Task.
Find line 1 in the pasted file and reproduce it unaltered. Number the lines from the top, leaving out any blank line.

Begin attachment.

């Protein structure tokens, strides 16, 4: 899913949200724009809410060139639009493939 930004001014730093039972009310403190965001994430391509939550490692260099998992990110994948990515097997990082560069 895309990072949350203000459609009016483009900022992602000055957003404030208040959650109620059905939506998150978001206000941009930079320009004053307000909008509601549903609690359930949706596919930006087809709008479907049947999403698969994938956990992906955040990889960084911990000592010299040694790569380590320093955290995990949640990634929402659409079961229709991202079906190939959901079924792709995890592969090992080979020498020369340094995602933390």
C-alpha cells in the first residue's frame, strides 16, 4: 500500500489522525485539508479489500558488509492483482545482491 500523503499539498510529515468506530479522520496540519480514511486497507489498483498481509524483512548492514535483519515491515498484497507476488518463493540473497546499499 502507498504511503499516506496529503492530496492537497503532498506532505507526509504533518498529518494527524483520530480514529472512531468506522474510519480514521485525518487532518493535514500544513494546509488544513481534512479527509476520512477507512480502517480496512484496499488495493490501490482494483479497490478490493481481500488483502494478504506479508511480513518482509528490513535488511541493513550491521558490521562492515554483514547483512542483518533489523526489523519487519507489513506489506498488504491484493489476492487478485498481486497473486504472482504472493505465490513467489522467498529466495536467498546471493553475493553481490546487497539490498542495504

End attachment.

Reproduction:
């Protein structure tokens, strides 16, 4: 899913949200724009809410060139639009493939 930004001014730093039972009310403190965001994430391509939550490692260099998992990110994948990515097997990082560069 895309990072949350203000459609009016483009900022992602000055957003404030208040959650109620059905939506998150978001206000941009930079320009004053307000909008509601549903609690359930949706596919930006087809709008479907049947999403698969994938956990992906955040990889960084911990000592010299040694790569380590320093955290995990949640990634929402659409079961229709991202079906190939959901079924792709995890592969090992080979020498020369340094995602933390």